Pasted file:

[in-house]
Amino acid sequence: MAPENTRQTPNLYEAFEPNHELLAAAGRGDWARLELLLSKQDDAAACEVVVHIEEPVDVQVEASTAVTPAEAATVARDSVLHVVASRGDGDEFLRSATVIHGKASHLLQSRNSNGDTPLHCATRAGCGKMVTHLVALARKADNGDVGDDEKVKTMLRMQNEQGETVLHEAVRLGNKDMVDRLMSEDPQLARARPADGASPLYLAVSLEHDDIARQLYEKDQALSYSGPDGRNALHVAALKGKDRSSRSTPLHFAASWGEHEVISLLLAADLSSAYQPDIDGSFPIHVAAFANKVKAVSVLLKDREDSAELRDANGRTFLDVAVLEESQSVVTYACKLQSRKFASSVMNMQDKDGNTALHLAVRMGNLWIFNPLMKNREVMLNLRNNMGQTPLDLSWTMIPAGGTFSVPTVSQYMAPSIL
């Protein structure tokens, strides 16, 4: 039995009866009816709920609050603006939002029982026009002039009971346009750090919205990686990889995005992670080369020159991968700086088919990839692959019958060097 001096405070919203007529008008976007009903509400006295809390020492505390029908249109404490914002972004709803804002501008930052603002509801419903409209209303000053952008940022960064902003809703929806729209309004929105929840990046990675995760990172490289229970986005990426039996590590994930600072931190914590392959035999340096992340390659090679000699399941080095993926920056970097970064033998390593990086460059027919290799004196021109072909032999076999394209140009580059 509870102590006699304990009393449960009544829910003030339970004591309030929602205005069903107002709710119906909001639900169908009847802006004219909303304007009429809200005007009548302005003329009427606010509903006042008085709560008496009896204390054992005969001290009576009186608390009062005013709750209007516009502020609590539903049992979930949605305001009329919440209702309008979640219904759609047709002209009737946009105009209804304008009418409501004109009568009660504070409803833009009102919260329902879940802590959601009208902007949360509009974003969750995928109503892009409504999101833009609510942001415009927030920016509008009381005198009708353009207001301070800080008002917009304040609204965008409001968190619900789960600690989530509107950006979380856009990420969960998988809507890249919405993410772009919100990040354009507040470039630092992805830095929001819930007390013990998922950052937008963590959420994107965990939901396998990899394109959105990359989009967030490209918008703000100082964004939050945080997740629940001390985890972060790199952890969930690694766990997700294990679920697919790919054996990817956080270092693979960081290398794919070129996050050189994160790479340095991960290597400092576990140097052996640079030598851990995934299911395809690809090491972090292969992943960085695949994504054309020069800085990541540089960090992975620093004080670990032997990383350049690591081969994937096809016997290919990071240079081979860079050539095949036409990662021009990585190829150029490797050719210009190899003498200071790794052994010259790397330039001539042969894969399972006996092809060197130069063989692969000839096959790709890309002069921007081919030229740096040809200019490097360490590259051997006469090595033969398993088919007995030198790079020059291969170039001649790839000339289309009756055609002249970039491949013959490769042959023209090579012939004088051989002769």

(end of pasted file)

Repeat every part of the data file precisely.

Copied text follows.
[in-house]
Amino acid sequence: MAPENTRQTPNLYEAFEPNHELLAAAGRGDWARLELLLSKQDDAAACEVVVHIEEPVDVQVEASTAVTPAEAATVARDSVLHVVASRGDGDEFLRSATVIHGKASHLLQSRNSNGDTPLHCATRAGCGKMVTHLVALARKADNGDVGDDEKVKTMLRMQNEQGETVLHEAVRLGNKDMVDRLMSEDPQLARARPADGASPLYLAVSLEHDDIARQLYEKDQALSYSGPDGRNALHVAALKGKDRSSRSTPLHFAASWGEHEVISLLLAADLSSAYQPDIDGSFPIHVAAFANKVKAVSVLLKDREDSAELRDANGRTFLDVAVLEESQSVVTYACKLQSRKFASSVMNMQDKDGNTALHLAVRMGNLWIFNPLMKNREVMLNLRNNMGQTPLDLSWTMIPAGGTFSVPTVSQYMAPSIL
């Protein structure tokens, strides 16, 4: 039995009866009816709920609050603006939002029982026009002039009971346009750090919205990686990889995005992670080369020159991968700086088919990839692959019958060097 001096405070919203007529008008976007009903509400006295809390020492505390029908249109404490914002972004709803804002501008930052603002509801419903409209209303000053952008940022960064902003809703929806729209309004929105929840990046990675995760990172490289229970986005990426039996590590994930600072931190914590392959035999340096992340390659090679000699399941080095993926920056970097970064033998390593990086460059027919290799004196021109072909032999076999394209140009580059 509870102590006699304990009393449960009544829910003030339970004591309030929602205005069903107002709710119906909001639900169908009847802006004219909303304007009429809200005007009548302005003329009427606010509903006042008085709560008496009896204390054992005969001290009576009186608390009062005013709750209007516009502020609590539903049992979930949605305001009329919440209702309008979640219904759609047709002209009737946009105009209804304008009418409501004109009568009660504070409803833009009102919260329902879940802590959601009208902007949360509009974003969750995928109503892009409504999101833009609510942001415009927030920016509008009381005198009708353009207001301070800080008002917009304040609204965008409001968190619900789960600690989530509107950006979380856009990420969960998988809507890249919405993410772009919100990040354009507040470039630092992805830095929001819930007390013990998922950052937008963590959420994107965990939901396998990899394109959105990359989009967030490209918008703000100082964004939050945080997740629940001390985890972060790199952890969930690694766990997700294990679920697919790919054996990817956080270092693979960081290398794919070129996050050189994160790479340095991960290597400092576990140097052996640079030598851990995934299911395809690809090491972090292969992943960085695949994504054309020069800085990541540089960090992975620093004080670990032997990383350049690591081969994937096809016997290919990071240079081979860079050539095949036409990662021009990585190829150029490797050719210009190899003498200071790794052994010259790397330039001539042969894969399972006996092809060197130069063989692969000839096959790709890309002069921007081919030229740096040809200019490097360490590259051997006469090595033969398993088919007995030198790079020059291969170039001649790839000339289309009756055609002249970039491949013959490769042959023209090579012939004088051989002769």